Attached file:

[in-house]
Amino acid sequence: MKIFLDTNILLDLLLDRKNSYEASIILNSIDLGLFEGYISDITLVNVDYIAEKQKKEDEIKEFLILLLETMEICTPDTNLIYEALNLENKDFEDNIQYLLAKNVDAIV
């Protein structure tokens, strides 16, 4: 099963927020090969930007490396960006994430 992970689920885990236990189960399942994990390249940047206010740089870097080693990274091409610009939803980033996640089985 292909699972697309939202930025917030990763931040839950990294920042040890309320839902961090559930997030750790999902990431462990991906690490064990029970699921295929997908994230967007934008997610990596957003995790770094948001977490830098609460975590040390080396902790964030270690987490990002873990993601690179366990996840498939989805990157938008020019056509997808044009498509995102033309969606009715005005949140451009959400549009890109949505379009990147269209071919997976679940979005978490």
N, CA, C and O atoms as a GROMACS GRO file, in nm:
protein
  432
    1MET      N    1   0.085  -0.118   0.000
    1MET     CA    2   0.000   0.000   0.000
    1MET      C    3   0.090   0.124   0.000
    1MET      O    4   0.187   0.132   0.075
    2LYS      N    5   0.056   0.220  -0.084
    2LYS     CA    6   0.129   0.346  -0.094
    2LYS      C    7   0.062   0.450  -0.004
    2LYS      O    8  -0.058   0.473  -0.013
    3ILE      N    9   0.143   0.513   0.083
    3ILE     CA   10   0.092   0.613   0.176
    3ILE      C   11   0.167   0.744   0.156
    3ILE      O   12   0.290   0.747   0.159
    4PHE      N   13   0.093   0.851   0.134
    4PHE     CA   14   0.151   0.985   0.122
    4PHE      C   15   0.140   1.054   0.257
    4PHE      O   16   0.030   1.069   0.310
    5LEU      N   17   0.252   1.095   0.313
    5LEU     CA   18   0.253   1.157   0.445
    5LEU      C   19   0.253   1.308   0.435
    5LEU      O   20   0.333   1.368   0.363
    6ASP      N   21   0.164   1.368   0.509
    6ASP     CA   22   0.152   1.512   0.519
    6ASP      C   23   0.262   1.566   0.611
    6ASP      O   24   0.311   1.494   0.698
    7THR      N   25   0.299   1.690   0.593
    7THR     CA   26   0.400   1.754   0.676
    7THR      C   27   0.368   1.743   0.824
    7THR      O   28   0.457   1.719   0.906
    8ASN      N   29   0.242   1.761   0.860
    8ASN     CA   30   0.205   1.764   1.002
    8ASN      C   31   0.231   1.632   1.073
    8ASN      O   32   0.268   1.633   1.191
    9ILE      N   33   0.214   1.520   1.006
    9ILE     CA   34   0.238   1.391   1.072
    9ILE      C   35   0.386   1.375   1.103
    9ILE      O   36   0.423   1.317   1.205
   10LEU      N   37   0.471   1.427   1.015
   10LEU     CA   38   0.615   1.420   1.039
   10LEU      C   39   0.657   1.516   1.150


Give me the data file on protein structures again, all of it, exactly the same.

[in-house]
Amino acid sequence: MKIFLDTNILLDLLLDRKNSYEASIILNSIDLGLFEGYISDITLVNVDYIAEKQKKEDEIKEFLILLLETMEICTPDTNLIYEALNLENKDFEDNIQYLLAKNVDAIV
């Protein structure tokens, strides 16, 4: 099963927020090969930007490396960006994430 992970689920885990236990189960399942994990390249940047206010740089870097080693990274091409610009939803980033996640089985 292909699972697309939202930025917030990763931040839950990294920042040890309320839902961090559930997030750790999902990431462990991906690490064990029970699921295929997908994230967007934008997610990596957003995790770094948001977490830098609460975590040390080396902790964030270690987490990002873990993601690179366990996840498939989805990157938008020019056509997808044009498509995102033309969606009715005005949140451009959400549009890109949505379009990147269209071919997976679940979005978490």
N, CA, C and O atoms as a GROMACS GRO file, in nm:
protein
  432
    1MET      N    1   0.085  -0.118   0.000
    1MET     CA    2   0.000   0.000   0.000
    1MET      C    3   0.090   0.124   0.000
    1MET      O    4   0.187   0.132   0.075
    2LYS      N    5   0.056   0.220  -0.084
    2LYS     CA    6   0.129   0.346  -0.094
    2LYS      C    7   0.062   0.450  -0.004
    2LYS      O    8  -0.058   0.473  -0.013
    3ILE      N    9   0.143   0.513   0.083
    3ILE     CA   10   0.092   0.613   0.176
    3ILE      C   11   0.167   0.744   0.156
    3ILE      O   12   0.290   0.747   0.159
    4PHE      N   13   0.093   0.851   0.134
    4PHE     CA   14   0.151   0.985   0.122
    4PHE      C   15   0.140   1.054   0.257
    4PHE      O   16   0.030   1.069   0.310
    5LEU      N   17   0.252   1.095   0.313
    5LEU     CA   18   0.253   1.157   0.445
    5LEU      C   19   0.253   1.308   0.435
    5LEU      O   20   0.333   1.368   0.363
    6ASP      N   21   0.164   1.368   0.509
    6ASP     CA   22   0.152   1.512   0.519
    6ASP      C   23   0.262   1.566   0.611
    6ASP      O   24   0.311   1.494   0.698
    7THR      N   25   0.299   1.690   0.593
    7THR     CA   26   0.400   1.754   0.676
    7THR      C   27   0.368   1.743   0.824
    7THR      O   28   0.457   1.719   0.906
    8ASN      N   29   0.242   1.761   0.860
    8ASN     CA   30   0.205   1.764   1.002
    8ASN      C   31   0.231   1.632   1.073
    8ASN      O   32   0.268   1.633   1.191
    9ILE      N   33   0.214   1.520   1.006
    9ILE     CA   34   0.238   1.391   1.072
    9ILE      C   35   0.386   1.375   1.103
    9ILE      O   36   0.423   1.317   1.205
   10LEU      N   37   0.471   1.427   1.015
   10LEU     CA   38   0.615   1.420   1.039
   10LEU      C   39   0.657   1.516   1.150